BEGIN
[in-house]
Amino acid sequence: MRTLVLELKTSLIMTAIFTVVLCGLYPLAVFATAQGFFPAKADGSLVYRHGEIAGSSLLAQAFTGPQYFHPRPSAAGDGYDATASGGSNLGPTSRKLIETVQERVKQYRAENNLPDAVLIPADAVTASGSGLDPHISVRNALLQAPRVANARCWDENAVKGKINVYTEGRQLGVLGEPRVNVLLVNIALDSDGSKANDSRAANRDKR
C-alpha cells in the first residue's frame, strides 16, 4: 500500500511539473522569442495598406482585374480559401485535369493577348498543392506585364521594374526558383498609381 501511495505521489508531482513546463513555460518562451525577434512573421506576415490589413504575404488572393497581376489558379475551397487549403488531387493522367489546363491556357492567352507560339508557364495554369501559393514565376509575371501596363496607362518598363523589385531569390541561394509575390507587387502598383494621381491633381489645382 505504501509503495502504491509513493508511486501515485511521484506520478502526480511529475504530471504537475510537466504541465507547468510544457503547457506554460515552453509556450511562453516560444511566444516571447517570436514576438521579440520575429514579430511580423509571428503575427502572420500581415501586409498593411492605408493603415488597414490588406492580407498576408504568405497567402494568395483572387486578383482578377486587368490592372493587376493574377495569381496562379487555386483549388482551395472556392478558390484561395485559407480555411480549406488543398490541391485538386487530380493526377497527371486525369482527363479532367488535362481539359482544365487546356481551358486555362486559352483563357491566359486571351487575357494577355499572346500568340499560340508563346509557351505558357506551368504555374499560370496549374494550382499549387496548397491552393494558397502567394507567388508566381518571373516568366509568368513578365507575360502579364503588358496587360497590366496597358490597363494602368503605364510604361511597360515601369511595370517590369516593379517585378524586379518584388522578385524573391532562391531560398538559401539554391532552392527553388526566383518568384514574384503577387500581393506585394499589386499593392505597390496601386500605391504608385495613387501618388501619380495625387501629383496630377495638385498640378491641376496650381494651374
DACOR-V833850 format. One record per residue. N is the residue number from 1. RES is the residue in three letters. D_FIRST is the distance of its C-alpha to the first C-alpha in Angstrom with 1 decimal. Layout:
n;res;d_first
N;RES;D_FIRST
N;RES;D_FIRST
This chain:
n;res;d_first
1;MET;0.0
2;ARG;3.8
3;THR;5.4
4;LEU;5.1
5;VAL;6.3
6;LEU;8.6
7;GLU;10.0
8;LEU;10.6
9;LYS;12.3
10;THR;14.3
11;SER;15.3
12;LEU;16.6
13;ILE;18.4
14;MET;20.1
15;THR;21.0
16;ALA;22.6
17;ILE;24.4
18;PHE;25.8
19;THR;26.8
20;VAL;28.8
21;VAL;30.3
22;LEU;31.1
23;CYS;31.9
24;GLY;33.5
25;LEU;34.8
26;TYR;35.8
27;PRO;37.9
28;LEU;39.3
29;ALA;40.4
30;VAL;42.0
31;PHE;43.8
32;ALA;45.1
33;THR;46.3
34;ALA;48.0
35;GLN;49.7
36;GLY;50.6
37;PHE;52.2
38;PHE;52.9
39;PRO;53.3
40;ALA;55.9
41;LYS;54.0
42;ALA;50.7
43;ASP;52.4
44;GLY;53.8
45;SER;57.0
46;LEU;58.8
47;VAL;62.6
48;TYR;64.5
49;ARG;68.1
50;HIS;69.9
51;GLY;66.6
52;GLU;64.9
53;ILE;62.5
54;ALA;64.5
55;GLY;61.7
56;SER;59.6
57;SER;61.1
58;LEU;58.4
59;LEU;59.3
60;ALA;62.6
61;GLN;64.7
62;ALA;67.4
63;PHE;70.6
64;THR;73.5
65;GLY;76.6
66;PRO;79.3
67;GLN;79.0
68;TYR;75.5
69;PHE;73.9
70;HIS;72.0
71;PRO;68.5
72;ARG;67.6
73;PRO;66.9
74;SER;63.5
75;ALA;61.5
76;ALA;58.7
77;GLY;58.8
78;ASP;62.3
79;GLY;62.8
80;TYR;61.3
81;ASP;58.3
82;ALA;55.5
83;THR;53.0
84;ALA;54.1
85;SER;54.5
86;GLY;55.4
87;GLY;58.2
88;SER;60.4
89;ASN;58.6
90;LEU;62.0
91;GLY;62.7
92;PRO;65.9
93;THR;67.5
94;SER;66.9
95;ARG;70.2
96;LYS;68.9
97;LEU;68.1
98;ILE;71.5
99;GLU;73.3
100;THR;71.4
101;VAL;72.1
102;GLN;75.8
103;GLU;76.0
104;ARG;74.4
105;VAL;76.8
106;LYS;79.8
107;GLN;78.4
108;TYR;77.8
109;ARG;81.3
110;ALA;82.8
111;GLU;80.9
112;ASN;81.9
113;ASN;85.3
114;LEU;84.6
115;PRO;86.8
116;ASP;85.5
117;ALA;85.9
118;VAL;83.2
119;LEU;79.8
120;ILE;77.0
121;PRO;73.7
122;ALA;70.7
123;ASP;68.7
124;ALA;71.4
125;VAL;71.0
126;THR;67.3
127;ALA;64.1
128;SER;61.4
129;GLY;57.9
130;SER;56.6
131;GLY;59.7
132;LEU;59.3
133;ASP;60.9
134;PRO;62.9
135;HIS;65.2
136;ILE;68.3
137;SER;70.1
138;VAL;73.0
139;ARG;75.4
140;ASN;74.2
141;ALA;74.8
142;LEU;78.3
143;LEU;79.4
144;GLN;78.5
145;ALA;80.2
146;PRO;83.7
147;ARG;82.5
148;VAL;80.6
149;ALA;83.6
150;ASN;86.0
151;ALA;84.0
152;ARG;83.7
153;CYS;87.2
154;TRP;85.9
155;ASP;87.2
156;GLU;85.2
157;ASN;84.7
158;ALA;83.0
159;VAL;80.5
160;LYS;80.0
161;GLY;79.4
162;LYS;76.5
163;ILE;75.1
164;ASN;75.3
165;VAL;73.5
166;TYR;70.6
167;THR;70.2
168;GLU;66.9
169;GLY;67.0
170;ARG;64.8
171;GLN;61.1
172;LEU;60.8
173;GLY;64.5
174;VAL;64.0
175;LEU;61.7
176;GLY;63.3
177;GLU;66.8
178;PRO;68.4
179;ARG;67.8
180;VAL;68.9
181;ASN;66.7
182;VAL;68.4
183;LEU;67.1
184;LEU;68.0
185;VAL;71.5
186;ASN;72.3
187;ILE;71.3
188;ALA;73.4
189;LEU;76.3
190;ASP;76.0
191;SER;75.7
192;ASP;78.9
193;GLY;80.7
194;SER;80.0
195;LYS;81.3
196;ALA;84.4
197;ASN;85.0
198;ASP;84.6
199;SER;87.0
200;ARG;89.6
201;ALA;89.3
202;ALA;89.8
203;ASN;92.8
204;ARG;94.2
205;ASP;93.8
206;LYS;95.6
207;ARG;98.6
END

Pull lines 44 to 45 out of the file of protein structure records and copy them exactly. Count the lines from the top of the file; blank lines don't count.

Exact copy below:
35;GLN;49.7
36;GLY;50.6